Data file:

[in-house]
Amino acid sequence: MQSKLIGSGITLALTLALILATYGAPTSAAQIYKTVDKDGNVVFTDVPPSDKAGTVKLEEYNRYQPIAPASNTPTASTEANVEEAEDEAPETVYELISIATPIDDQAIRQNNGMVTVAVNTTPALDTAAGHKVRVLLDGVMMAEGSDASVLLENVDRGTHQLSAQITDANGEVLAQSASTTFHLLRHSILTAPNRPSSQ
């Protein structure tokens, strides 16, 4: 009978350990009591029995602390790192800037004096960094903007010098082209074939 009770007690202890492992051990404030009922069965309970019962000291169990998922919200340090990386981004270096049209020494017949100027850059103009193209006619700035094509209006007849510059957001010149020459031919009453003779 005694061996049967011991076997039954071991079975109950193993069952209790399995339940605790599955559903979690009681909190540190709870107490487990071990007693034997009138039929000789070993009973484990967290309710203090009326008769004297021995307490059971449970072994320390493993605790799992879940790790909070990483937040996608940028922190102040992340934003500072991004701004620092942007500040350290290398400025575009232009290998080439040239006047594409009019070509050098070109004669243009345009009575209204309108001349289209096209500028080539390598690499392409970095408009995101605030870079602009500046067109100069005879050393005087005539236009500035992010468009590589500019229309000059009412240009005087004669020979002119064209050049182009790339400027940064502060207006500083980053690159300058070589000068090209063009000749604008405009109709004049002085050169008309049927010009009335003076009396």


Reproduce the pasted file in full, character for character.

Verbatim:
[in-house]
Amino acid sequence: MQSKLIGSGITLALTLALILATYGAPTSAAQIYKTVDKDGNVVFTDVPPSDKAGTVKLEEYNRYQPIAPASNTPTASTEANVEEAEDEAPETVYELISIATPIDDQAIRQNNGMVTVAVNTTPALDTAAGHKVRVLLDGVMMAEGSDASVLLENVDRGTHQLSAQITDANGEVLAQSASTTFHLLRHSILTAPNRPSSQ
């Protein structure tokens, strides 16, 4: 009978350990009591029995602390790192800037004096960094903007010098082209074939 009770007690202890492992051990404030009922069965309970019962000291169990998922919200340090990386981004270096049209020494017949100027850059103009193209006619700035094509209006007849510059957001010149020459031919009453003779 005694061996049967011991076997039954071991079975109950193993069952209790399995339940605790599955559903979690009681909190540190709870107490487990071990007693034997009138039929000789070993009973484990967290309710203090009326008769004297021995307490059971449970072994320390493993605790799992879940790790909070990483937040996608940028922190102040992340934003500072991004701004620092942007500040350290290398400025575009232009290998080439040239006047594409009019070509050098070109004669243009345009009575209204309108001349289209096209500028080539390598690499392409970095408009995101605030870079602009500046067109100069005879050393005087005539236009500035992010468009590589500019229309000059009412240009005087004669020979002119064209050049182009790339400027940064502060207006500083980053690159300058070589000068090209063009000749604008405009109709004049002085050169008309049927010009009335003076009396």